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SpaceX debuts capsule designed to bring people into space – National

CAPE CANAVERAL, Fla. SpaceX closes in on a human spaceflight with this weekend's debut of a new capsule designed for astronauts.

The six-day test flight will be real in every respect, beginning with a Florida liftoff Saturday and a docking next day with the International Space Station. But the Dragon capsule will not carry humans, rather a test dummy in the same white SpaceX space that the astronauts will wear.

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NASA does not expect this crucial shakedown cruise to go perfectly. But the lessons learned should improve safety when two NASA astronauts strap into a Dragon as early as July.

"Giant leaps are made by a series of consistent smaller steps. NASA's former one-year space station resident, Scott Kelly, a retired astronaut, tweeted Thursday.

Boeing is also in the race to end NASA's eight-year-old drought of launching U.S. astronauts on U.S. rockets from U.S. soil. The space agency is turning to private taxi rides to reduce its pricey reliance on Russian rockets to get astronauts to and from the space station. NASA is providing $ 8 billion for SpaceX and Boeing to build and operate these new systems.

A look at the newest space ride:

Crew vs. Cargo

SpaceX has made 16 space station deliveries over the past seven years. The private company has overhauled the cargo Dragon capsule to make it safe – and comfortable – for passengers. It's slightly larger – 27 feet (8 meters) tall – and also launches at SpaceX Falcon 9 rocket. But now there are four seats, three windows, computer touch screens and life-support systems. Instead of solar wings, solar cells are on the spacecraft itself. And eight engines are built in the capsule walls for use in an emergency; these abort engines could shoot the capsule off a malfunctioning rocket anytime during the launch.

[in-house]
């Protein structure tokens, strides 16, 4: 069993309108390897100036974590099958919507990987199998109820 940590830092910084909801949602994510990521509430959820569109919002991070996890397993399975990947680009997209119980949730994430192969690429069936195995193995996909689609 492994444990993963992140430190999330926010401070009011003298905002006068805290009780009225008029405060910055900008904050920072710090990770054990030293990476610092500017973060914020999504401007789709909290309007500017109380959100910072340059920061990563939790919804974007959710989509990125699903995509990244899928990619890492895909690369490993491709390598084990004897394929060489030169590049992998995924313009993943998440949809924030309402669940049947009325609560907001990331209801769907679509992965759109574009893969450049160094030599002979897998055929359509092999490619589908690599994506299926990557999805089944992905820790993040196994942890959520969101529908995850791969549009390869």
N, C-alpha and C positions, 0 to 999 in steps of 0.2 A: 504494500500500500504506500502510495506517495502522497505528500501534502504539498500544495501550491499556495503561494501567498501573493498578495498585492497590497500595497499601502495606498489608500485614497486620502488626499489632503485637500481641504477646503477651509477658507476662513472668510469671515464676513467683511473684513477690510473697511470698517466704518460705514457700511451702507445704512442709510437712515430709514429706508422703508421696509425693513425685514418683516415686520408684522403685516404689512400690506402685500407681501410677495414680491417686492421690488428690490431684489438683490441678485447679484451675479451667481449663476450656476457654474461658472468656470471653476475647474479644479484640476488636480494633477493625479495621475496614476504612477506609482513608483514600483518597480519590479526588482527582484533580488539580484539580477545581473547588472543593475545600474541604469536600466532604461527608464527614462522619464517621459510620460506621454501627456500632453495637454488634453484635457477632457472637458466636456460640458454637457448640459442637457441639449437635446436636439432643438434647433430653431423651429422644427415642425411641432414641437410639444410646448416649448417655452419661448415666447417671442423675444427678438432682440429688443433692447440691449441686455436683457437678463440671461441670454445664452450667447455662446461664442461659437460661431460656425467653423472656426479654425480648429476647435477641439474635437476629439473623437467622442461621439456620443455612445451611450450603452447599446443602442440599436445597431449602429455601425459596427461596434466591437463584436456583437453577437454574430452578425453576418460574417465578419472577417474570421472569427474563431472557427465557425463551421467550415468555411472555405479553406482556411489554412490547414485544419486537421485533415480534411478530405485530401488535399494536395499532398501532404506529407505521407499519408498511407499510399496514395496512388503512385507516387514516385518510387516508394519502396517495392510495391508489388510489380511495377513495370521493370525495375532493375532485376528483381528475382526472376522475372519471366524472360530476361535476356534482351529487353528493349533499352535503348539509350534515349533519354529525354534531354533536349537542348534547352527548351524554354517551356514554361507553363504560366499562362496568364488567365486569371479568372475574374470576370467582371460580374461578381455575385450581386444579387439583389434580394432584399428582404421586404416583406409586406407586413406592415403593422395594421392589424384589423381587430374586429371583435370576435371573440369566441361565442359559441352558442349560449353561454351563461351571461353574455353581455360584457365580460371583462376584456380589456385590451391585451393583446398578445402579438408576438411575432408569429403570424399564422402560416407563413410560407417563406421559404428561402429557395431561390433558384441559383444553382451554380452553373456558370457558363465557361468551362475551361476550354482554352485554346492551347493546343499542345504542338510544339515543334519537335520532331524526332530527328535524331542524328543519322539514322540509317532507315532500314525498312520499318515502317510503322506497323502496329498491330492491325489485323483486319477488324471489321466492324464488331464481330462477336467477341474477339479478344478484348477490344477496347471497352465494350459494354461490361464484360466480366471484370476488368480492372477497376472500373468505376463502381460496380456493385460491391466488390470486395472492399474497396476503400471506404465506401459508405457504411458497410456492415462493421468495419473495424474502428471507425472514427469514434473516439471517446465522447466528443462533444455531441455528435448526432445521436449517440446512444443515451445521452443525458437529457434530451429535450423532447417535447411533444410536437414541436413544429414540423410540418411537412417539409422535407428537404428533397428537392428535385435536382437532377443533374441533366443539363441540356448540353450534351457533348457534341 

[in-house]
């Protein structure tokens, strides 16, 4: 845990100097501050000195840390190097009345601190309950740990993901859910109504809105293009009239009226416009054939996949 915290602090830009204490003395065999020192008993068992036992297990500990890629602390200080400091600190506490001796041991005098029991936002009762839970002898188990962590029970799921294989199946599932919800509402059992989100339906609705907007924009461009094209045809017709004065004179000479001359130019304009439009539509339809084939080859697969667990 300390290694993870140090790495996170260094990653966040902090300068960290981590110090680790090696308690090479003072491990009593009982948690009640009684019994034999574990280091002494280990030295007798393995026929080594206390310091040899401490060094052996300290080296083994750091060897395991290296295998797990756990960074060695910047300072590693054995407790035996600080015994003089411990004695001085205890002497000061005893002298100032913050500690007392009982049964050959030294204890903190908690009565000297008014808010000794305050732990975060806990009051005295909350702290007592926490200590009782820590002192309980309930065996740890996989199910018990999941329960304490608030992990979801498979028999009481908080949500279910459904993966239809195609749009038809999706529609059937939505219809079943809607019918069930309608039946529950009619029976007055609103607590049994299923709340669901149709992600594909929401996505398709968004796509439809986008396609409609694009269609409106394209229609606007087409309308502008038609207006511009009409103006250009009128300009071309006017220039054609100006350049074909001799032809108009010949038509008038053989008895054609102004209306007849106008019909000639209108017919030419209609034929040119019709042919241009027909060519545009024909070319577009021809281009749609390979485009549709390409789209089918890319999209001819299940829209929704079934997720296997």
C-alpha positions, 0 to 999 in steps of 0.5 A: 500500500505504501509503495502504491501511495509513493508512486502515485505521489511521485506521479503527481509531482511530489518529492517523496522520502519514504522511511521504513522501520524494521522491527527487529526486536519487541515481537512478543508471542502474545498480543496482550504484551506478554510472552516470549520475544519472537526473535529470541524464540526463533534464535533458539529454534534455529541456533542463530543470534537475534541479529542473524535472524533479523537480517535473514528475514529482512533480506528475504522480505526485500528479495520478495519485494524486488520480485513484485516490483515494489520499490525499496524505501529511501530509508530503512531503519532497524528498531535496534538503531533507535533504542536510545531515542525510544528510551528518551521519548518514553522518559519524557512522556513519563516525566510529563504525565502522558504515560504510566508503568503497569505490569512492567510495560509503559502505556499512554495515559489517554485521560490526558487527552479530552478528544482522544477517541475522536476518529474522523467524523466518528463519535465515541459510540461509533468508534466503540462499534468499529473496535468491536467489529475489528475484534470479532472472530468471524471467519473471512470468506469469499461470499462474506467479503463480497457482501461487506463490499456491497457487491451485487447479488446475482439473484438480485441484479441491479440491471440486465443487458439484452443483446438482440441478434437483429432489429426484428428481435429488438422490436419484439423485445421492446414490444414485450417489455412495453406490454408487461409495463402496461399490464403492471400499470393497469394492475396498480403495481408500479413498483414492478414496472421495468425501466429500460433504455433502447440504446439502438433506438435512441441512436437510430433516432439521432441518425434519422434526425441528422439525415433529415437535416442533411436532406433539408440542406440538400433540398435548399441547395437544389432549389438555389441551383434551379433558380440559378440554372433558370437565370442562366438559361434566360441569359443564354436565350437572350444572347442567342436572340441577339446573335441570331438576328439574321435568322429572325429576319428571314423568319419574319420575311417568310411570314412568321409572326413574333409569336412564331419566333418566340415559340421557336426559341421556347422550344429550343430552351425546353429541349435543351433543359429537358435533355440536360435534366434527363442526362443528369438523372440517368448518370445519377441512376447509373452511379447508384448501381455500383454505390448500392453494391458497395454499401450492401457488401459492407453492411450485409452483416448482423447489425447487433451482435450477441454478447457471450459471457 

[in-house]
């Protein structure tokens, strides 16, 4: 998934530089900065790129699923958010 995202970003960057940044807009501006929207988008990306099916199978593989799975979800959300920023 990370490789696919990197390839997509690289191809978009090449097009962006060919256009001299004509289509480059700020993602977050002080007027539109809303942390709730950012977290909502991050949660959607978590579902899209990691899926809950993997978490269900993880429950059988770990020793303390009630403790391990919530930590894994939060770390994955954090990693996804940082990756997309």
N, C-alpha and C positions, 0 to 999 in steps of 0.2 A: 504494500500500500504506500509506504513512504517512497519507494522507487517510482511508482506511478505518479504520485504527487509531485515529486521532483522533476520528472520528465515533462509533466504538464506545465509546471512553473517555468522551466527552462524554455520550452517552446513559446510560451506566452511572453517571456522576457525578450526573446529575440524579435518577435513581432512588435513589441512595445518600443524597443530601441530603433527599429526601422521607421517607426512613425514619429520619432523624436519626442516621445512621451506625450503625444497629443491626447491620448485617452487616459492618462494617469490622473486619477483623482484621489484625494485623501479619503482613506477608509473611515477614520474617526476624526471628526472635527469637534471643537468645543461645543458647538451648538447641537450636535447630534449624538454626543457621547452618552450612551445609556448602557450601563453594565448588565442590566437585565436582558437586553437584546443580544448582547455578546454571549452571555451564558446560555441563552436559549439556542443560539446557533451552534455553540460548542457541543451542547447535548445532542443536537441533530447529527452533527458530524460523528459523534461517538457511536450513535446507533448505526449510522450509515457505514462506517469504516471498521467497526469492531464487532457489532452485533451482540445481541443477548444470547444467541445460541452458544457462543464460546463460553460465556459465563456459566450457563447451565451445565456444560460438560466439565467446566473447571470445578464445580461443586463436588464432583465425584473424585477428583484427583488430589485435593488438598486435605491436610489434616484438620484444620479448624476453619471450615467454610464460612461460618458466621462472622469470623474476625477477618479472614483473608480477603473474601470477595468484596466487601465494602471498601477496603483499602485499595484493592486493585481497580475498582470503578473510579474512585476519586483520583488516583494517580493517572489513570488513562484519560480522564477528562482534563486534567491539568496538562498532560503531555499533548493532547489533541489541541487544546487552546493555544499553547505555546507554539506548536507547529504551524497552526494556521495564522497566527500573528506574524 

SpaceX chic

You can not go into space looking dowdy. SpaceX chief executive Elon Musk wants Dragon riders looking sharp and 21st century, just like their new, white, sleek spaceship. The streamlined spacesuit is also white with black trim, with matching helmets and gloves. No bulky orange flight suits left over from NASA's space shuttle program. Boeing is going with royal blue spacesuits for its Starliner capsule crews.

Along for the ride

A life-size test dummy _ wearing SpaceX's slick new space suit _ is strapped into one of the capsule's seats. The mannequin is rigged with sensors to see how it holds up. It's similar to Starman, which blasted off last year in the driver's seat of the Musk's Red Tesla convertible, on a test launch of the company's larger Falcon Heavy rocket. The capsule can accommodate up to seven astronauts. For this test, it's carrying 450 pounds (200 kilograms) of supplies and gear.

Old pad, new look

Kennedy Space Center's historic Launch Complex 39A, used a half-century ago for Apollo moon shots and later space shuttle flights, has been remodeled and gussied up by tenant SpaceX. Most notable is the long, enclosed, gleaming white walkway at the top. The old bridge for rocket-boarding astronauts was open to the elements. Astronauts like the new, air-conditioned design. "They're very happy that it's covered, and we're trying to keep the mosquitoes out. Those Florida mosquitoes, they can get in anywhere, "said NASA's commercial crew program manager, Kathy Lueders.

Flight rundown

This mission is a night owl's dream, with most of the big events happening in the wee hours. Saturday's liftoff is scheduled for 2:49 AM to sync up with a space station arrival next day. Unlike cargo Dragon, plucked from the orbit by the station's robot arm and guided to its berth, crew Dragon will dock on its own early Sunday morning. The three space astronauts will enter the Dragon, unload the fresh supplies on board and then fill it with science samples and old equipment. The capsule will undock March 8 and, shortly after sunrise, parachute into the Atlantic, a couple of hundred miles off the Florida coast.

Hot competition

Just because SpaceX is first off the pad does not mean it will launch astronauts before Boeing. SpaceX is shooting for a July crew launch, but that could slip depending on the results of the upcoming demo and launch abort test this spring. Several items _ parachutes and thrusters, among others, still need work and possibly redesign before certified for human use. Boeing is targeting the April test flight of its Starliner capsule without a crew, and launching three astronauts no earlier than August. Whichever company delivers astronauts first wins a small U.S. flag at the station by last shuttle crew in 2011. NASA's Doug Hurley and Boeing's Christopher Ferguson, who both flew that final shuttle mission, will test drive the new commercial capsules. Hurley will ride the Dragon and Ferguson the Starliner.

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